Platform Overview

How Does a Board of Directors Work?

It’s likely that you’ve come across the phrase “Board of Directors” (‘BoD’) when it comes to running a company. A Board of Directors provides unique and crucial guidance to larger companies. In this article, we’ll explain all you need to know about BoDs.

Key points

  • Public companies need to have at least 3 Company Directors
  • A Board of Directors manages the governance and also the strategic direction of a company
  • Directors can be both involved in the day-to-day operations of the Company and external to the Company’s operations
  • The ideal Board contains members from a variety of different professional backgrounds

Board of Directors

Boards exist for a range of different entities. For a public company, it must have a Board of Directors. For an incorporated association, a management committee may exist to comprise a Board. Finally, a public sector organisation or statutory authority may have a Board of Directors or an equivalent appointed council.

What does the Board of Directors do?

A Board of Directors looks after the an organisation’s overall governance, strategic direction and management. It also will help to ensure that the organisation performs in accordance to its goals and objectives. To find out more information about the general duties of directors, you can also check out this article.

Because this article seeks to explain how a BoD works, let’s take a deeper dive into specifying what their responsibilities are. There are two main aspects:


On an external level, the BoD formulates strategies that will enable the organisation to meet its performance goals. Internally, a key responsibility for the BoD is to make policy that drives them to perform in line with objectives.


On an external basis, the BoD is in charge of ensuring accountability for the organisation as perceived by the public. Internally, the BoD will similarly monitor and supervise the organisation from a top management level perspective.

Who can be a Director?

A Board of Directors should include people from a wealth of different backgrounds and expertise. Each director can benefit the board because of their specific skillsets, knowledge and experiences from varying areas of business.

Election Process

If the organisation is a public company, the BoD is elected by the shareholders. This often applies for smaller companies as well, however the methods of election do vary.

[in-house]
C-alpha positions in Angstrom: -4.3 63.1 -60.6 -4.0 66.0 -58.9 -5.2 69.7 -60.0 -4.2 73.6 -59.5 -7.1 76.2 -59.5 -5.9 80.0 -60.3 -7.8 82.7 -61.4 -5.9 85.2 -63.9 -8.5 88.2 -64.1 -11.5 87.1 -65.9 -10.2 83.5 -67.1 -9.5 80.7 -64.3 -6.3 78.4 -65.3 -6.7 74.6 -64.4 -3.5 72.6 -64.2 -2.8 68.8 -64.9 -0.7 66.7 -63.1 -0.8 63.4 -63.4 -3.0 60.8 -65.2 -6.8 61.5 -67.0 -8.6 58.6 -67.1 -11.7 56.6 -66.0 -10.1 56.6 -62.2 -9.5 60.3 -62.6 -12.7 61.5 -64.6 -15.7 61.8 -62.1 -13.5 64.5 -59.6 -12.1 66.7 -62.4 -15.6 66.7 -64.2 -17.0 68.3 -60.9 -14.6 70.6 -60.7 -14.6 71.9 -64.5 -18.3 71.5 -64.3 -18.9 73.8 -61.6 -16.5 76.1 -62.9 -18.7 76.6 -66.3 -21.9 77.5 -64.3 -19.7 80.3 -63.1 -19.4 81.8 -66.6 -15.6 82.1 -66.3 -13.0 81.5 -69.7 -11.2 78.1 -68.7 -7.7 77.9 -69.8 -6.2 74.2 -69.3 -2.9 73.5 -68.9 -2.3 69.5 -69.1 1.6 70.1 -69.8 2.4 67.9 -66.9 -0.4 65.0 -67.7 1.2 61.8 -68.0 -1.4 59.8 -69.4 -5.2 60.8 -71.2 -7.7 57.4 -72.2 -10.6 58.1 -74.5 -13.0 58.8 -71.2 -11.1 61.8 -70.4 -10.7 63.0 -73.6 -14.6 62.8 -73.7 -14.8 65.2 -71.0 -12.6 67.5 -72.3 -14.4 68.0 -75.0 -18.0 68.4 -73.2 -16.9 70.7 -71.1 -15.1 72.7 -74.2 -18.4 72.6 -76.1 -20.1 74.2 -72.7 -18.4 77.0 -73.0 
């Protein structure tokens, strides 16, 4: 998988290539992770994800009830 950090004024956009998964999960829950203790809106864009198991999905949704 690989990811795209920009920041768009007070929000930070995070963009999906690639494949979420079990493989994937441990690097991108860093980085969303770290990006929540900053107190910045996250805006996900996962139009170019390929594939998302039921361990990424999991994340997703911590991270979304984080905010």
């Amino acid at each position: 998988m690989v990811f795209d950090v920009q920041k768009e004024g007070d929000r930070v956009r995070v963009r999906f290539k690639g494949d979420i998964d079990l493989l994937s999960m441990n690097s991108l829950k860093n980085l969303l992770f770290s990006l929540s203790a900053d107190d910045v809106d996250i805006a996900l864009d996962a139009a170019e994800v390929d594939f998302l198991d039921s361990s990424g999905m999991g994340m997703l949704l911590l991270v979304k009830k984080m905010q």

Removal Process

Removals can occur if a Director fails to meet their obligations or where they overtly break any rules. A Director cannot remove another Director from a public company. However, shareholders can remove a director through a resolution or simply not re-electing them.

Relevant Laws

Each director has duties, legally imposed upon them by the Corporations Act 2001 (Cth). A company director can remove other directors for a Pty Ltd company. However, this all depends on the terms of the Company Constitution. To learn more about how this works, read this article. Other boards may also enlist the help of an Advisory Board. An advisory board is most relevant to those beginning to run their business. It involves individuals who have experience in the corporate world who then provide their advice to help manage the business.

How much does a BoD get paid?

What are the standard remuneration packages for members of a BoD? This varies depending on what entity the BoD exists for. According to a survey by the McGuirk Management Consultants, in 2020 the average salary for a business’ BoD Chair was $132,000 and non-executive directors (NEDs) $82,000. For not-for-profit organisations, NEDs earned $40,000 and Chairs $20,000, if they were in fact paid at all. Other factors influencing BoD remuneration also include the size of the company and the existing earnings of the director.


As has been explained in this article, a BoD is an overseeing committee of experienced business individuals who are recruited to advise a particular entity. This entity may be a public company, or even a not-for-profit organisation . Each director brings to the table their own skillsets and experiences, and are elected in an official manner. If you have further questions about what a Board of Directors does or establishing your own, it may be worth contacting a business lawyer.

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